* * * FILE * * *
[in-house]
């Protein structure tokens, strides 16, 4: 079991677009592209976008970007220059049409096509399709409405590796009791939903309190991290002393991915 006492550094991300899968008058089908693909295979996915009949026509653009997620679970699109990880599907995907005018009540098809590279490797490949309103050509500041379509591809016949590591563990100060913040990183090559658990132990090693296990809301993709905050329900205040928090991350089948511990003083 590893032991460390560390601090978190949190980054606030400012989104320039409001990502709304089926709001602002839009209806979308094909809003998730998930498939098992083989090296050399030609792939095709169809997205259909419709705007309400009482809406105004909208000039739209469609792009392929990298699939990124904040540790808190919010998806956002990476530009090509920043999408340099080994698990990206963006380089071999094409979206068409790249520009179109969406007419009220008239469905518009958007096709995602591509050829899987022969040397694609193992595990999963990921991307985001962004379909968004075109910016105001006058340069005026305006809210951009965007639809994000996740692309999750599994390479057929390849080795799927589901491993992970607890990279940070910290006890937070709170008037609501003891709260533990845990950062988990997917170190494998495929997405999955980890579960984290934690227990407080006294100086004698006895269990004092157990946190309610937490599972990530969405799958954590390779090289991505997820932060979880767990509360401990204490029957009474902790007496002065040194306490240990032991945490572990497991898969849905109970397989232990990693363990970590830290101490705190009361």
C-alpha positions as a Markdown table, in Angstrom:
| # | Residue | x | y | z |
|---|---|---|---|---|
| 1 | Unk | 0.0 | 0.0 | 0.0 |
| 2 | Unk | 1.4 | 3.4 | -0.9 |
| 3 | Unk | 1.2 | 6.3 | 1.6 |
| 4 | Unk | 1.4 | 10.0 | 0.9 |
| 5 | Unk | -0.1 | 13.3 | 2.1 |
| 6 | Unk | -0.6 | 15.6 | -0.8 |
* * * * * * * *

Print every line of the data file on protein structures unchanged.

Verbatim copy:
[in-house]
């Protein structure tokens, strides 16, 4: 079991677009592209976008970007220059049409096509399709409405590796009791939903309190991290002393991915 006492550094991300899968008058089908693909295979996915009949026509653009997620679970699109990880599907995907005018009540098809590279490797490949309103050509500041379509591809016949590591563990100060913040990183090559658990132990090693296990809301993709905050329900205040928090991350089948511990003083 590893032991460390560390601090978190949190980054606030400012989104320039409001990502709304089926709001602002839009209806979308094909809003998730998930498939098992083989090296050399030609792939095709169809997205259909419709705007309400009482809406105004909208000039739209469609792009392929990298699939990124904040540790808190919010998806956002990476530009090509920043999408340099080994698990990206963006380089071999094409979206068409790249520009179109969406007419009220008239469905518009958007096709995602591509050829899987022969040397694609193992595990999963990921991307985001962004379909968004075109910016105001006058340069005026305006809210951009965007639809994000996740692309999750599994390479057929390849080795799927589901491993992970607890990279940070910290006890937070709170008037609501003891709260533990845990950062988990997917170190494998495929997405999955980890579960984290934690227990407080006294100086004698006895269990004092157990946190309610937490599972990530969405799958954590390779090289991505997820932060979880767990509360401990204490029957009474902790007496002065040194306490240990032991945490572990497991898969849905109970397989232990990693363990970590830290101490705190009361």
C-alpha positions as a Markdown table, in Angstrom:
| # | Residue | x | y | z |
|---|---|---|---|---|
| 1 | Unk | 0.0 | 0.0 | 0.0 |
| 2 | Unk | 1.4 | 3.4 | -0.9 |
| 3 | Unk | 1.2 | 6.3 | 1.6 |
| 4 | Unk | 1.4 | 10.0 | 0.9 |
| 5 | Unk | -0.1 | 13.3 | 2.1 |
| 6 | Unk | -0.6 | 15.6 | -0.8 |